This is where the conversation gets interesting. On the one hand, you have your American cultural perceptions of what free speech is and how it should be treated. On the other hand, you run a business that feels exposed to the potentially damaging impact of an unwarranted negative review. It’s a terrible conflict. As a media company, we value free speech immeasurably. However, we serve one of the most impacted industries to the eccentricities of crowd-generated reviews.

So in all honesty we see both sides. However, in the end we will have to stand with the sanctity of freedom for people to express their opinions. We have posted several blogs surrounding Yelp and their incredibly powerful position in our industry. The truth is that most restaurants have a few negative Yelp reviews. What distinguishes the good ones is their response. Yes it’s infuriating, but by focusing on running your business well you will gain enough positive reviews the negatives won’t matter.


Why it’s important to you: All’s well that ends well!

On Wednesday, we included a story of a dine-and-dash perpetrator who also stole a piece of memorabilia as a tip for being a lousy human being — although he did promise to return it when he called the next day. Turns out the guy kept his word. Skipjacks has reported the 2014 Patriots Super Bowl helmet with the entire team’s signatures has been returned. Fortunately, Ted Wells hadn’t started an investigation, so this will be the last you hear about Dine-and-Dash-gate.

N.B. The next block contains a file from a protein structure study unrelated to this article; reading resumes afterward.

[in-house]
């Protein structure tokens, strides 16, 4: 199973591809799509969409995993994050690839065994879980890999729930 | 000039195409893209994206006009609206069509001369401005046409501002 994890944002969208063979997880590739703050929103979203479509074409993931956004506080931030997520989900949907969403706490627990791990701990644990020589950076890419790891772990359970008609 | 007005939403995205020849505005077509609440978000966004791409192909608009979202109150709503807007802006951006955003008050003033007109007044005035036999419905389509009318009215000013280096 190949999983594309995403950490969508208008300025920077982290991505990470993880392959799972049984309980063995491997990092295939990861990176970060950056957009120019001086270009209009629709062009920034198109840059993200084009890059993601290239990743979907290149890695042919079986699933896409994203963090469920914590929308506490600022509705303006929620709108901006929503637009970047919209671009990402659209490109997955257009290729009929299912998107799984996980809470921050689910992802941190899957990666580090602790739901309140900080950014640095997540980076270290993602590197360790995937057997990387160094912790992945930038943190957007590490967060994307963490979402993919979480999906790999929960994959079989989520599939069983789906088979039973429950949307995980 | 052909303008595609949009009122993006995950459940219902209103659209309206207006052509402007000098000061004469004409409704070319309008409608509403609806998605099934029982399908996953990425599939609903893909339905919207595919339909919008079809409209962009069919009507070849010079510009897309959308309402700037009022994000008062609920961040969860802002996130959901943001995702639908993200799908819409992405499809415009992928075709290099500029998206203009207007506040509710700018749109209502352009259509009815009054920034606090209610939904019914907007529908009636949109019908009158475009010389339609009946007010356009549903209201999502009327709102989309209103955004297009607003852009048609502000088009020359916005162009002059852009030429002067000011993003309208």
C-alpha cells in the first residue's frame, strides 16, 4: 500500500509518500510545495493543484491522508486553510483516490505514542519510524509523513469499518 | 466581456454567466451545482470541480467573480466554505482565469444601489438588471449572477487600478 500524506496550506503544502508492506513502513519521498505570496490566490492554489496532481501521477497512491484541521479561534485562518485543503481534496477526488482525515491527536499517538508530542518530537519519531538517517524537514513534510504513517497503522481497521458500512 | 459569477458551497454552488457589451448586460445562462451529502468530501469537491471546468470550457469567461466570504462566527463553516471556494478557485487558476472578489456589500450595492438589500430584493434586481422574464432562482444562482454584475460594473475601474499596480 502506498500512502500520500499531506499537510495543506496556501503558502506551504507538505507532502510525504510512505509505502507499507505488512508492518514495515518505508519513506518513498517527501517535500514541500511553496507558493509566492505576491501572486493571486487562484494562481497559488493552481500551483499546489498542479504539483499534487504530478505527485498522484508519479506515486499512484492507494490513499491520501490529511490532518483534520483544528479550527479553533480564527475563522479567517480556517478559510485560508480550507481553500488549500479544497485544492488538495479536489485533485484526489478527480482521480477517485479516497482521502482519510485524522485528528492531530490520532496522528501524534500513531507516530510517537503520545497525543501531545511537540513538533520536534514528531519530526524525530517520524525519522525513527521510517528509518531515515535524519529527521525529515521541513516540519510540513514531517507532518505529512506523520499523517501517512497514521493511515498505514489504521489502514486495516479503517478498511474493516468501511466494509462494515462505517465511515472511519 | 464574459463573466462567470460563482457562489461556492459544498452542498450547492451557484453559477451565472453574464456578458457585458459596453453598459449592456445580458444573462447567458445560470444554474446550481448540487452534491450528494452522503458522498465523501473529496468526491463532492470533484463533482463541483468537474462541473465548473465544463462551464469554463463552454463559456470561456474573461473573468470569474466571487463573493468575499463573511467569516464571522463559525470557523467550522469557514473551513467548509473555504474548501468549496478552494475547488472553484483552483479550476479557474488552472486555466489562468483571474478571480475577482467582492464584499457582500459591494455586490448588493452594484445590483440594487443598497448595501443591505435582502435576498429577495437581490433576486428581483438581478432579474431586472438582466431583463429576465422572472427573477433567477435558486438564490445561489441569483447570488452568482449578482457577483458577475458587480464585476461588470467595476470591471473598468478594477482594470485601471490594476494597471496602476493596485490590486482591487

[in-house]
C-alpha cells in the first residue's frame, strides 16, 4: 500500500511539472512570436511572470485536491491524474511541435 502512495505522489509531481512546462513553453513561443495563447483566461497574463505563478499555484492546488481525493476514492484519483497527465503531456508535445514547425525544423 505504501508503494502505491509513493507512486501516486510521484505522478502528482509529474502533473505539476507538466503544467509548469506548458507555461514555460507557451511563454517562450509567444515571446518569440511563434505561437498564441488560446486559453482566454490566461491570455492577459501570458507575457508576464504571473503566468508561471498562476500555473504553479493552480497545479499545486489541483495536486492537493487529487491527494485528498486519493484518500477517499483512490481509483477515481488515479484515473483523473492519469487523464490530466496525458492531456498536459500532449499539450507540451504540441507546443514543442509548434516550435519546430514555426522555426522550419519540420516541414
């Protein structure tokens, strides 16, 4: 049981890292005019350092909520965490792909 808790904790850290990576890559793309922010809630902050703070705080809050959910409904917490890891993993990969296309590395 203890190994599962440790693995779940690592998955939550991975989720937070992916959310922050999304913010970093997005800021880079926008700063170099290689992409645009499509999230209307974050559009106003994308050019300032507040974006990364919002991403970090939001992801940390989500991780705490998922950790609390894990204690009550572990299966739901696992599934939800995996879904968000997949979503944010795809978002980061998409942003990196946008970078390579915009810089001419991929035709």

Why it’s important to you: A university study confirms the obvious, tipping is flawed and needs to addressed.

The University of Guelph released the results of a study that focused on the effect of tipping on restaurant operations. They concluded that the presence of tipping causes challenges in a restaurant (did we need a study to know that?). Perhaps the most significant thing about this study is that it’s the first one ever done. According to the study, among the challenges tipping is making the hiring of non-tipped employees more difficult and can complicate maintaining a cordial environment. None of this is particular earth shattering, but there is one conclusion that does cause a, hmmmm… Nine of ten servers would welcome a tip sharing policy even at the risk of losing income.

The average server polled earned $18/hour plus their base wage, which is more than the typical kitchen staff and even some managers. However, they were amenable to tip sharing if things were done equitably. The study asserts several things which are obvious to those of in the industry: Managers and servers believe tipping rewards those who provide good customer service, and when tips are not pooled 100%, some servers will only focus on their tables, instead of helping out with other tables. Ok, so no real revelation here, however, it’s at least a start. Maybe through study (read: science) we can find a way to ease the pain tipping causes across all elements of our industry. Wouldn’t that be nice?

Tip jar image by Larry